Invention No. 1

• Nov 28, 2016 - 03:09

Hey all here is a piece I put together after having some success improvising with counterpoint on the piano. I am taking lessons now and am learning what's what in theory and all of the rules for each type of piece and I just wanted to experiment with this. I'd like to hear from you all about how I did. Thank you for your time.

I wasn't totally sure what key I wrote this in. Still learning please be forgiving..

Thank you.


This was a good invention, though I'm not exactly sure what you should call it yet...
I'm thinking that you did follow the rules of the invention really well.
The key you wrote this in is B minor. I totally get that you're still learning. Most MuseScorers who are in the same position as you usually end up posting just a dissonant, and non-musical piece and then say they're learning. However, your piece was different.
Now, I believe that after learning as much as you can about music Theory and all that, you would be a great composer.
Keep writing!

In reply to by Elwin

Elwin I welcome your praise and greatly value your input. I think people could really benefit from the wisdom and knowledge available on this website. It appears to be in great quantity. Thank you for identifying the correct key signature. Right now my piano teacher is going through a lot of theory at the moment which I am finding is quite fun (probably not something you hear very often from a student). Thank you again.

In reply to by Jonathan Carty

I'm glad that you find Music Theory fun. Yes, it is very unusual to hear it from a student.
As for what you said about knowledge available, keep it in mind that as for forum participants, not all information given is correct, some people here are actually quite clueless about music and all that when give advice. Use your best judgement.

In reply to by Jonathan Carty

Another thing, as for the key signatures, after listening to it again, I felt like I need to clarify something. You opened the piece up in seemingly D minor, and then had a few accidentals. Just to let you know, your piece didn't settle into B minor until shortly after the introduction.

First of all, a very fine piece!

Now, if I may, a few constructive comments ... all of which are nothing more nor less than my own opinion.

To my ears, right now this is a bit of a “mash-up” of some very good ideas.   The ideas go straight from one to the next, mostly punctuated by consistent trills (good ...), but absolutely without a break.   (And, sometimes the next idea “goes with” its predecessor, while sometimes it seems to be unrelated. See below.)

First of all, I cordially suggest that you insert a few extra measures as needed to let the piece “breathe.”   The (non-existent ...) singer, so to speak, takes a deep breath and then begins singing the first passage, ending with its trill.   Now, it’s time to take another breath!   (Most commonly, this is somewhere around eight measures.)   So, now, we have a measure or so which features longer notes, a brief respite from the eighth-notes texture of the preceding passage, and perhaps a one or two note set-up to the passage that is to follow.   Then we have the next passage, which perhaps is similarly punctuated with a trill such that the listener quickly comes to expect it.   The majority of the composition is consistently structured in this way.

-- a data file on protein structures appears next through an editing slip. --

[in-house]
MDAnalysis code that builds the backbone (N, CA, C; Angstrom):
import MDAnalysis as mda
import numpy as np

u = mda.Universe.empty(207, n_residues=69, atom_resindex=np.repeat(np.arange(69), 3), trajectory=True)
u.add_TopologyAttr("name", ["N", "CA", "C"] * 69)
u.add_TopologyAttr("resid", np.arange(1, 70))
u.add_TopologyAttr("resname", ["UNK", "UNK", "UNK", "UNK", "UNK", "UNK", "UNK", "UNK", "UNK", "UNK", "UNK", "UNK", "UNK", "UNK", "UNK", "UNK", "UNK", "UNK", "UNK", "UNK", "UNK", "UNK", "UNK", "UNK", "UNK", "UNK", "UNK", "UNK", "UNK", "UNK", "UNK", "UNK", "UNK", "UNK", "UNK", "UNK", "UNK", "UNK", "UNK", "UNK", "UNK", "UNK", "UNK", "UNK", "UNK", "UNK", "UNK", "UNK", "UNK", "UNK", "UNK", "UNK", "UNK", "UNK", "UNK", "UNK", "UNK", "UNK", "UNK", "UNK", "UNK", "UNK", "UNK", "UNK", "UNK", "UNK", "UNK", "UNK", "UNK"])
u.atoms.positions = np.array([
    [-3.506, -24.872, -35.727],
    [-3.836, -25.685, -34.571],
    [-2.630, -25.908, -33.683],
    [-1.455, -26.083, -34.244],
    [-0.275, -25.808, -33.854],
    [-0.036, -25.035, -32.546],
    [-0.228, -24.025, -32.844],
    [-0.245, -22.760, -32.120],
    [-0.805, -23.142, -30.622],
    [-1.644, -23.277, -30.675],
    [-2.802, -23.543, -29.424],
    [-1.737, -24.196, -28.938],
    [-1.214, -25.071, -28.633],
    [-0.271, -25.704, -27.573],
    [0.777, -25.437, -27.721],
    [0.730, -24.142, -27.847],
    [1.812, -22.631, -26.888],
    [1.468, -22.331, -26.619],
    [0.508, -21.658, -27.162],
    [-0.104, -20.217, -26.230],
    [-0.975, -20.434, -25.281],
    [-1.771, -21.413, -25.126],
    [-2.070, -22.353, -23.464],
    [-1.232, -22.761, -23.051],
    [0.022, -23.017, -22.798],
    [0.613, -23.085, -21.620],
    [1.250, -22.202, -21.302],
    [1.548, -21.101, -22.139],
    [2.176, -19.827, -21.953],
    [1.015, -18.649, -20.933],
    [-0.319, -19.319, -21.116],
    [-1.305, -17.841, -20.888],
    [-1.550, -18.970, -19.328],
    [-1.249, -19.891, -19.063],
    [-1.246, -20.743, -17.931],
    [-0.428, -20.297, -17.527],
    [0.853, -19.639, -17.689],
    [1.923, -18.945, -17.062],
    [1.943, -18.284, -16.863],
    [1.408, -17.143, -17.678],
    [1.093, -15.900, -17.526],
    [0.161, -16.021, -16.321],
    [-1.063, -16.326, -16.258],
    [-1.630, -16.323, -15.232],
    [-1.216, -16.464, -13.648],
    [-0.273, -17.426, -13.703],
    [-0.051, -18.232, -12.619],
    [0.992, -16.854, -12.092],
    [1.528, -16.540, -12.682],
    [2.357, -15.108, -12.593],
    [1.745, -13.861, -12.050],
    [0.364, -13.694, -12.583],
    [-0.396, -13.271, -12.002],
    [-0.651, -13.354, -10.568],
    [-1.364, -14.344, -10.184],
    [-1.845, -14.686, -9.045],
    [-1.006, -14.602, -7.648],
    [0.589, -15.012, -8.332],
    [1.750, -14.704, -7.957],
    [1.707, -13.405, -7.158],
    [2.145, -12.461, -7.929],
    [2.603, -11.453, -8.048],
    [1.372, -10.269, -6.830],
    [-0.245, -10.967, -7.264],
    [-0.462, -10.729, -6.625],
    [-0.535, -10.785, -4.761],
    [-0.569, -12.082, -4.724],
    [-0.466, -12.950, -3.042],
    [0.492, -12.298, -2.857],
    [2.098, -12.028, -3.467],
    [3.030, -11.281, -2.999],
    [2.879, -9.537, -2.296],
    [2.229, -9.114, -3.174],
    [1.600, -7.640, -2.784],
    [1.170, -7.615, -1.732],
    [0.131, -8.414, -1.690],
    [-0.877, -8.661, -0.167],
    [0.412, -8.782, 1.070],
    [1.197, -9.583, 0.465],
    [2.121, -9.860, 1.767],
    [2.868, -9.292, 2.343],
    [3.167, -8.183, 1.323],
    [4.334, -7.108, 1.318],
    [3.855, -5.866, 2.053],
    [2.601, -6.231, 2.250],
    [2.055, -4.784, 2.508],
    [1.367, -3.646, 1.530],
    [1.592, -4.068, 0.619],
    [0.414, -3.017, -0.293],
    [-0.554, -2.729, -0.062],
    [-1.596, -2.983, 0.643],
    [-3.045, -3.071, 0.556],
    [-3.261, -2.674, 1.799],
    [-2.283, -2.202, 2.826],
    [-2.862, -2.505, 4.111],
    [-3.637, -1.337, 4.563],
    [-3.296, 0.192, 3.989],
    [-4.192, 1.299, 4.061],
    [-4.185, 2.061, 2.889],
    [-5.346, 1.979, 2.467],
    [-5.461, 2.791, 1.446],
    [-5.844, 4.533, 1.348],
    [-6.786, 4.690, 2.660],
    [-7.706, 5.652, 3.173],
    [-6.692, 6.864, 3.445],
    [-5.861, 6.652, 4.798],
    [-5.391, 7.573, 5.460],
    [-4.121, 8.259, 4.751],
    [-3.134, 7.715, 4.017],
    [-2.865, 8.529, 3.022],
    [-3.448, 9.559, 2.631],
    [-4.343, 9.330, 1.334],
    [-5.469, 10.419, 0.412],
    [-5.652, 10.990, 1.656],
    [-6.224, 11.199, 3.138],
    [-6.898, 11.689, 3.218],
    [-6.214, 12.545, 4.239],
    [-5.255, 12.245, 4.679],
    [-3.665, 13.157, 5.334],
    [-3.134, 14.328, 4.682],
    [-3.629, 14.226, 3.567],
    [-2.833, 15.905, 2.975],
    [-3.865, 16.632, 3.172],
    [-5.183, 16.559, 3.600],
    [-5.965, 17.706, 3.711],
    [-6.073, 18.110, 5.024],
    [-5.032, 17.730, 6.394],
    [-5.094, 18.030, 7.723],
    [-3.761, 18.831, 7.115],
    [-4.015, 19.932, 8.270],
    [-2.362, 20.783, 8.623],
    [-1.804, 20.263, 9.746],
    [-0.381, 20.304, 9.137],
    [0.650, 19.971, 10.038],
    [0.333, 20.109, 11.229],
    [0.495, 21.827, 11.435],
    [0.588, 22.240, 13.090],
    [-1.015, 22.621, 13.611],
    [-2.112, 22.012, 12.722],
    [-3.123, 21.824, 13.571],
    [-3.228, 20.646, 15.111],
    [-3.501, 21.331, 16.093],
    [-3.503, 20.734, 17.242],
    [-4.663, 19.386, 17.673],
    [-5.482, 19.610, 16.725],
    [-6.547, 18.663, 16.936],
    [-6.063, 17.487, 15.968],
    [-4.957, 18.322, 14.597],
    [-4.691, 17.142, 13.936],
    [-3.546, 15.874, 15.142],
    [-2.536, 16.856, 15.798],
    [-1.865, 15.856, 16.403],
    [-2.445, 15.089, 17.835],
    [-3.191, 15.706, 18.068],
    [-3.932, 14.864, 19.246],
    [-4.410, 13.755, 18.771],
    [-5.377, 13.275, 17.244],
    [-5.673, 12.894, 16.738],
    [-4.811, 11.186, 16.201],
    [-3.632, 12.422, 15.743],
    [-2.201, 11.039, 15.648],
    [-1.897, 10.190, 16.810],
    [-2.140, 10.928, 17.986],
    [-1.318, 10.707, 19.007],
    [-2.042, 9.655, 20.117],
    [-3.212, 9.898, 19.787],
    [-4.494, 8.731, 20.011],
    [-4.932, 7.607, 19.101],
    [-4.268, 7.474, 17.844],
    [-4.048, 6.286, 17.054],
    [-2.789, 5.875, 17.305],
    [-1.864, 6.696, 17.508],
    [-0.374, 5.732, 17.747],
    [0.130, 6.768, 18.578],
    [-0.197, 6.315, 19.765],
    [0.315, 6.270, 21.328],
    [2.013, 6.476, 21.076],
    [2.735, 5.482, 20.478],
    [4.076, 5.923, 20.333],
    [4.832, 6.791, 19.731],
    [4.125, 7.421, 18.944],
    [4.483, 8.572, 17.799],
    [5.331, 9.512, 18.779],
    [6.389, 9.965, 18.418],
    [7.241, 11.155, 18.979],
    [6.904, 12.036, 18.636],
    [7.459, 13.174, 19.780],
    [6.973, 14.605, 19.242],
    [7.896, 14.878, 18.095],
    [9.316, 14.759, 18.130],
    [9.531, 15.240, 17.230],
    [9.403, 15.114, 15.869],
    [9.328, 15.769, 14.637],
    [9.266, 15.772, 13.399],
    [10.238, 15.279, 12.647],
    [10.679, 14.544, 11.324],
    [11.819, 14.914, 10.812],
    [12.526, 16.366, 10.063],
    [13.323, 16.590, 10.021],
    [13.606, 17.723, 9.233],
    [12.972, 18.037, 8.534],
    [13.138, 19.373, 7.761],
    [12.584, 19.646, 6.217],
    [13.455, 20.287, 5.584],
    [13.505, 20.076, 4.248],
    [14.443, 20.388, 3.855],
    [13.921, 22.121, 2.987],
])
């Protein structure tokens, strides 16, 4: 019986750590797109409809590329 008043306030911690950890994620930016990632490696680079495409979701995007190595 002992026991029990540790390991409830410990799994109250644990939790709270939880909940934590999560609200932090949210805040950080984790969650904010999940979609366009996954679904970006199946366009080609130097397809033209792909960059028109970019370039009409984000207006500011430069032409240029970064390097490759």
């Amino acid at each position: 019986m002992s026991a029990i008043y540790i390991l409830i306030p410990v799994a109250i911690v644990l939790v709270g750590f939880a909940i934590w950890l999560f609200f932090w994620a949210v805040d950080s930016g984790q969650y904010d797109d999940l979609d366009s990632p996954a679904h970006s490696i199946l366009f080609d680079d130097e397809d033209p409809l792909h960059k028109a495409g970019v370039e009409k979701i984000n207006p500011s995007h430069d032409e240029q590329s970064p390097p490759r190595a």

You also now have the opportunity to, if you so choose, insert a “bridge” section that offers some kind of contrasting musicality to complement the texture that is now used in most of the sections.   The so-called “middle eight.”

I feel that you have already identified and composed the passages that you might need:   there is already a pleasing variety ... hints of minor keys, other keys or modes, and so on.   Certainly, my interest never wavered.   My ears never got bored, or felt like they entirely knew what would happen next, and likewise they were never startled.

And, you may decide to re-order the sequence of these passages in some cases:   some of them have a slightly different “flavor,” such as they might sound even better if paired with others of a similar nature.   This might offer a second, higher-level sonic structure, brought about by your choice of passage sequence.   The creative choice is entirely yours.

Again, already a fine piece of music.

In reply to by mrobinson

I am grateful for the constructive criticism! Thank you for taking the time to explain your thoughts and feelings as I find this information very valuable. As this was an experiment I expected to hear back what I might think of changing, adding or omitting. I'll get to work with your advice and experiment further with some needed 'breaths' and other additions that will fine tune this piece and future ones. Thank you again Mr. Robinson.

It sounds... interesting, I will also lay some suggestions.

1) Make sure you are using the correct accidentals, why? Because Bb and A# (for example) are not the same, and if you are trying to follow tonal harmonic direction so, for example, if you are in b minor, you have to put an A# when you are in the zone of the dominant. Also try to use melodic augmented unisons only if you plan to resolve it in the direction of the accidental (flat will generally be followed by a lower note a minor second lower, and a sharp will be followed by a note a minor second higher).
EDIT: it also makes it easier to read.

2) Be thematic: make use of themes and motifs to make the form of the piece more solid.

These suggestions are for you to use freely as you see fit, since i believe that you are trying to sound in the style of the baroque period.

I hope you found this useful.

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